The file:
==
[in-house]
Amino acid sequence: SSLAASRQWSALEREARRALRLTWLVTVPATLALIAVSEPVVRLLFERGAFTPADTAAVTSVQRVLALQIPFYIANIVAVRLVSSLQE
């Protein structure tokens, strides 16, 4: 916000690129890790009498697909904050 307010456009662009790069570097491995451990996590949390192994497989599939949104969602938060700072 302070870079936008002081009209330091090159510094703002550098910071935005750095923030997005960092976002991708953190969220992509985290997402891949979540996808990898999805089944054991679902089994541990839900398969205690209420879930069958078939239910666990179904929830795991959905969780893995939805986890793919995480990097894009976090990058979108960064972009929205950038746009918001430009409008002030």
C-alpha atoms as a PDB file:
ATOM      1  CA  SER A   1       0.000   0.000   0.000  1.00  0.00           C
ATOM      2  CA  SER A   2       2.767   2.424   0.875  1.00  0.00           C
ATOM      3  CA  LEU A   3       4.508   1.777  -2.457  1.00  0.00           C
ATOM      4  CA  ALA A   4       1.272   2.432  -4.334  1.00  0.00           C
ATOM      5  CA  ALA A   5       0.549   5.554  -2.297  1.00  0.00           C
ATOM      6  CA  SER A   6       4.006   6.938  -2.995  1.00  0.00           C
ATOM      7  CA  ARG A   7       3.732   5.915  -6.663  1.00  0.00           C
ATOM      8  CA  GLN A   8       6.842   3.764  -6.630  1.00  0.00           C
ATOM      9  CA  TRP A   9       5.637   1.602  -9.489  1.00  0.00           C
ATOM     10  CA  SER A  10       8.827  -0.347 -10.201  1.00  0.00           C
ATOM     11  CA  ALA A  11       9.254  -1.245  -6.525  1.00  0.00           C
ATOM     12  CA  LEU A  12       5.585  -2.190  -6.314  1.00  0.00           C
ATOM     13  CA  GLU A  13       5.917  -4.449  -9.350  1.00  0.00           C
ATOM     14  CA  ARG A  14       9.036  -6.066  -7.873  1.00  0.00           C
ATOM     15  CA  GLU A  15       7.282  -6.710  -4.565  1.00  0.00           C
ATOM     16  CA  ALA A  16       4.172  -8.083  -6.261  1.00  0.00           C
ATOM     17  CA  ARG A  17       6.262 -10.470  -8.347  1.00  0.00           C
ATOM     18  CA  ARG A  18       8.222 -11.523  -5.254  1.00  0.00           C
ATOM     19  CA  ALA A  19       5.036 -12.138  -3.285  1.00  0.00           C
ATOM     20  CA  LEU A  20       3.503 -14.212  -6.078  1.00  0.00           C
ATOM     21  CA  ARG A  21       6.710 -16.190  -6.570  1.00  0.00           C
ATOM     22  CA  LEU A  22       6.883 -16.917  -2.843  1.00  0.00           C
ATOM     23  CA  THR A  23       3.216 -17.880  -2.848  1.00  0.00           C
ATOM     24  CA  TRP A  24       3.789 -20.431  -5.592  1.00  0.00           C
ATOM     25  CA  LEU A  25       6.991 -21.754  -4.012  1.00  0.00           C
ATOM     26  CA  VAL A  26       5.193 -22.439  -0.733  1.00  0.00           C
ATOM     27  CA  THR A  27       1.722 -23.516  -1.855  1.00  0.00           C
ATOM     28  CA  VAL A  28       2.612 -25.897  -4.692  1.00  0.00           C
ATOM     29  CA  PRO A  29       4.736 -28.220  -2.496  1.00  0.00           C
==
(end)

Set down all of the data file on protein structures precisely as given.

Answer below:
[in-house]
Amino acid sequence: SSLAASRQWSALEREARRALRLTWLVTVPATLALIAVSEPVVRLLFERGAFTPADTAAVTSVQRVLALQIPFYIANIVAVRLVSSLQE
């Protein structure tokens, strides 16, 4: 916000690129890790009498697909904050 307010456009662009790069570097491995451990996590949390192994497989599939949104969602938060700072 302070870079936008002081009209330091090159510094703002550098910071935005750095923030997005960092976002991708953190969220992509985290997402891949979540996808990898999805089944054991679902089994541990839900398969205690209420879930069958078939239910666990179904929830795991959905969780893995939805986890793919995480990097894009976090990058979108960064972009929205950038746009918001430009409008002030």
C-alpha atoms as a PDB file:
ATOM      1  CA  SER A   1       0.000   0.000   0.000  1.00  0.00           C
ATOM      2  CA  SER A   2       2.767   2.424   0.875  1.00  0.00           C
ATOM      3  CA  LEU A   3       4.508   1.777  -2.457  1.00  0.00           C
ATOM      4  CA  ALA A   4       1.272   2.432  -4.334  1.00  0.00           C
ATOM      5  CA  ALA A   5       0.549   5.554  -2.297  1.00  0.00           C
ATOM      6  CA  SER A   6       4.006   6.938  -2.995  1.00  0.00           C
ATOM      7  CA  ARG A   7       3.732   5.915  -6.663  1.00  0.00           C
ATOM      8  CA  GLN A   8       6.842   3.764  -6.630  1.00  0.00           C
ATOM      9  CA  TRP A   9       5.637   1.602  -9.489  1.00  0.00           C
ATOM     10  CA  SER A  10       8.827  -0.347 -10.201  1.00  0.00           C
ATOM     11  CA  ALA A  11       9.254  -1.245  -6.525  1.00  0.00           C
ATOM     12  CA  LEU A  12       5.585  -2.190  -6.314  1.00  0.00           C
ATOM     13  CA  GLU A  13       5.917  -4.449  -9.350  1.00  0.00           C
ATOM     14  CA  ARG A  14       9.036  -6.066  -7.873  1.00  0.00           C
ATOM     15  CA  GLU A  15       7.282  -6.710  -4.565  1.00  0.00           C
ATOM     16  CA  ALA A  16       4.172  -8.083  -6.261  1.00  0.00           C
ATOM     17  CA  ARG A  17       6.262 -10.470  -8.347  1.00  0.00           C
ATOM     18  CA  ARG A  18       8.222 -11.523  -5.254  1.00  0.00           C
ATOM     19  CA  ALA A  19       5.036 -12.138  -3.285  1.00  0.00           C
ATOM     20  CA  LEU A  20       3.503 -14.212  -6.078  1.00  0.00           C
ATOM     21  CA  ARG A  21       6.710 -16.190  -6.570  1.00  0.00           C
ATOM     22  CA  LEU A  22       6.883 -16.917  -2.843  1.00  0.00           C
ATOM     23  CA  THR A  23       3.216 -17.880  -2.848  1.00  0.00           C
ATOM     24  CA  TRP A  24       3.789 -20.431  -5.592  1.00  0.00           C
ATOM     25  CA  LEU A  25       6.991 -21.754  -4.012  1.00  0.00           C
ATOM     26  CA  VAL A  26       5.193 -22.439  -0.733  1.00  0.00           C
ATOM     27  CA  THR A  27       1.722 -23.516  -1.855  1.00  0.00           C
ATOM     28  CA  VAL A  28       2.612 -25.897  -4.692  1.00  0.00           C
ATOM     29  CA  PRO A  29       4.736 -28.220  -2.496  1.00  0.00           C